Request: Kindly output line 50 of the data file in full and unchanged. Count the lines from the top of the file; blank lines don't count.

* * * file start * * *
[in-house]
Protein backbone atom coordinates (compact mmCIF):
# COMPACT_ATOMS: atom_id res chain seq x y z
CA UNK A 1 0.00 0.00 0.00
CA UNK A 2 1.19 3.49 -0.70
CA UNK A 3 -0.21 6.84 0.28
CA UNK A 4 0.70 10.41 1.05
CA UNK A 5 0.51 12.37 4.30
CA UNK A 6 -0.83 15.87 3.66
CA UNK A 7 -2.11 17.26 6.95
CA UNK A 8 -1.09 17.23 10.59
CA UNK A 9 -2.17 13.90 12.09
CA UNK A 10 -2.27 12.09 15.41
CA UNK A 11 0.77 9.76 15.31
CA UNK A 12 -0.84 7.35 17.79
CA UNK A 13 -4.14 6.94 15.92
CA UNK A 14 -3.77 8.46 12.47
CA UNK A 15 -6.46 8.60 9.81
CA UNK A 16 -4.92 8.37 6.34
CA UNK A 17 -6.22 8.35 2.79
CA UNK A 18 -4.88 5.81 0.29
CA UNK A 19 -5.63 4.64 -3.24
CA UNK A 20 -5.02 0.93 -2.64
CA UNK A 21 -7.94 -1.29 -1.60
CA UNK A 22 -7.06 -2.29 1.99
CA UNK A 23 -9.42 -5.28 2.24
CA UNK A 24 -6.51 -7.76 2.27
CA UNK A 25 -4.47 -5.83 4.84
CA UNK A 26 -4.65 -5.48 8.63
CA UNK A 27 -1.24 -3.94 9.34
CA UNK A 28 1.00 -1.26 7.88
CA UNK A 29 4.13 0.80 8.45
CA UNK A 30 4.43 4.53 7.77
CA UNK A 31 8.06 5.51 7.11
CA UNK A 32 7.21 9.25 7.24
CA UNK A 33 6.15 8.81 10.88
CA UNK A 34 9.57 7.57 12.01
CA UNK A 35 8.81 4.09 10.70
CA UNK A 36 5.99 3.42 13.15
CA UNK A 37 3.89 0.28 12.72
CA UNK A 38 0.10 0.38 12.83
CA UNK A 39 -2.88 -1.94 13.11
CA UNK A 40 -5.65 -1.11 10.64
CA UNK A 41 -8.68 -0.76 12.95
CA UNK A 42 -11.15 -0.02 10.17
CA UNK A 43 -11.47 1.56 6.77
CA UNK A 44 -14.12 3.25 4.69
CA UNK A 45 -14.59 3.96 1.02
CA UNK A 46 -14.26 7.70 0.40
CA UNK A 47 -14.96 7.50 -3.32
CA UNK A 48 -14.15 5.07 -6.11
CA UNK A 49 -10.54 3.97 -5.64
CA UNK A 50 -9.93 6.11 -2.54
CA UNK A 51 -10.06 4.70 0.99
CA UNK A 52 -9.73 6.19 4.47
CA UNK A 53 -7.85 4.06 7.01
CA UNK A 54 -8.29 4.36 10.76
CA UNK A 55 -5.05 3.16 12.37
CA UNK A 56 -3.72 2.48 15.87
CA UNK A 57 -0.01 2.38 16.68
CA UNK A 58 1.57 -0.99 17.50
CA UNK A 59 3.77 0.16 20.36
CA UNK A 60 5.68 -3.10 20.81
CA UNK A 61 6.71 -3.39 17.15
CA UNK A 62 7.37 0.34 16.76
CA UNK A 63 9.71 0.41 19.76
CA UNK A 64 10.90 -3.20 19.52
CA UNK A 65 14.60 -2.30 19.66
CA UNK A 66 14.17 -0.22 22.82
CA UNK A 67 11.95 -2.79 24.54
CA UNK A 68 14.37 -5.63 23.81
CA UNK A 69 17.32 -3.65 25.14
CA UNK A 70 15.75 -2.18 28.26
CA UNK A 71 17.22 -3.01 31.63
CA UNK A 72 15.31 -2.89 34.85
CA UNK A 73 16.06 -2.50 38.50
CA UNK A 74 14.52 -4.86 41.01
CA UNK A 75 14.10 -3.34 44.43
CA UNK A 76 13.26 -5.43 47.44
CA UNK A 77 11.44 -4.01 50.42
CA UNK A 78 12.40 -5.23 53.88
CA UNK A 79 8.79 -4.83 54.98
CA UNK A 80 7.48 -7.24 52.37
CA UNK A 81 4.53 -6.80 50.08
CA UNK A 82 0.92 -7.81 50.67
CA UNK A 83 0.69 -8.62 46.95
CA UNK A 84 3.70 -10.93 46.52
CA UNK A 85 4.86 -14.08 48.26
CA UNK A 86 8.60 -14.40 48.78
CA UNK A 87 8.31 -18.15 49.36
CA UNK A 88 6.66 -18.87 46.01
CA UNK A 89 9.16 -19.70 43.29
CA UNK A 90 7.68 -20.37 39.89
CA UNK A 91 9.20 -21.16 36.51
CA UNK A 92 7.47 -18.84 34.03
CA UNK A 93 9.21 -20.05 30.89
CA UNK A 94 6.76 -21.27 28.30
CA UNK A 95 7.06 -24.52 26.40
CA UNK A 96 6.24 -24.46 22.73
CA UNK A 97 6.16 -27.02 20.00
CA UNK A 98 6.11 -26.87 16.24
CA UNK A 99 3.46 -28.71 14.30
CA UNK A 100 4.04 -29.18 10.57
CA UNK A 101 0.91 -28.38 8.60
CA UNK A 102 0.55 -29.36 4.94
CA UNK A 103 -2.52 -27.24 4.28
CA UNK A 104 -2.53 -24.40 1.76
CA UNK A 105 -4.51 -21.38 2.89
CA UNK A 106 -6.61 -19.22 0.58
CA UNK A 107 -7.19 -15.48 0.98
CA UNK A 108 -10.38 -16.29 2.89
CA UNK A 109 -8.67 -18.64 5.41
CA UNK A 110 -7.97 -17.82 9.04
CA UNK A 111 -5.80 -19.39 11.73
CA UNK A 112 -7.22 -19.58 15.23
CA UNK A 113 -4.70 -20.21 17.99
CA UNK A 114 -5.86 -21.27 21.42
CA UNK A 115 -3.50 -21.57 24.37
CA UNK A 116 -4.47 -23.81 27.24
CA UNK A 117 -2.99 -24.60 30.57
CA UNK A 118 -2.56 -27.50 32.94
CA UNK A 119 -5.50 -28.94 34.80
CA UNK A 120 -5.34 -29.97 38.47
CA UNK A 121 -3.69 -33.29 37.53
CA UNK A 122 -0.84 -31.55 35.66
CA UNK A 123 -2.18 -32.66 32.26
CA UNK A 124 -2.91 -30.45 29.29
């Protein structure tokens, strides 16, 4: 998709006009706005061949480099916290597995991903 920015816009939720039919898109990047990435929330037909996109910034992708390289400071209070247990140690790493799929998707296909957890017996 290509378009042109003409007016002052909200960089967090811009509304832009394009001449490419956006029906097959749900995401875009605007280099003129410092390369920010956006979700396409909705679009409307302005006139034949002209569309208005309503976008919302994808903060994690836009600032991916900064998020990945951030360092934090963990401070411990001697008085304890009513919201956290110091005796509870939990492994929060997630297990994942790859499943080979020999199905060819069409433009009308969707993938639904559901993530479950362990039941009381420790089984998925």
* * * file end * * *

CA UNK A 47 -14.96 7.50 -3.32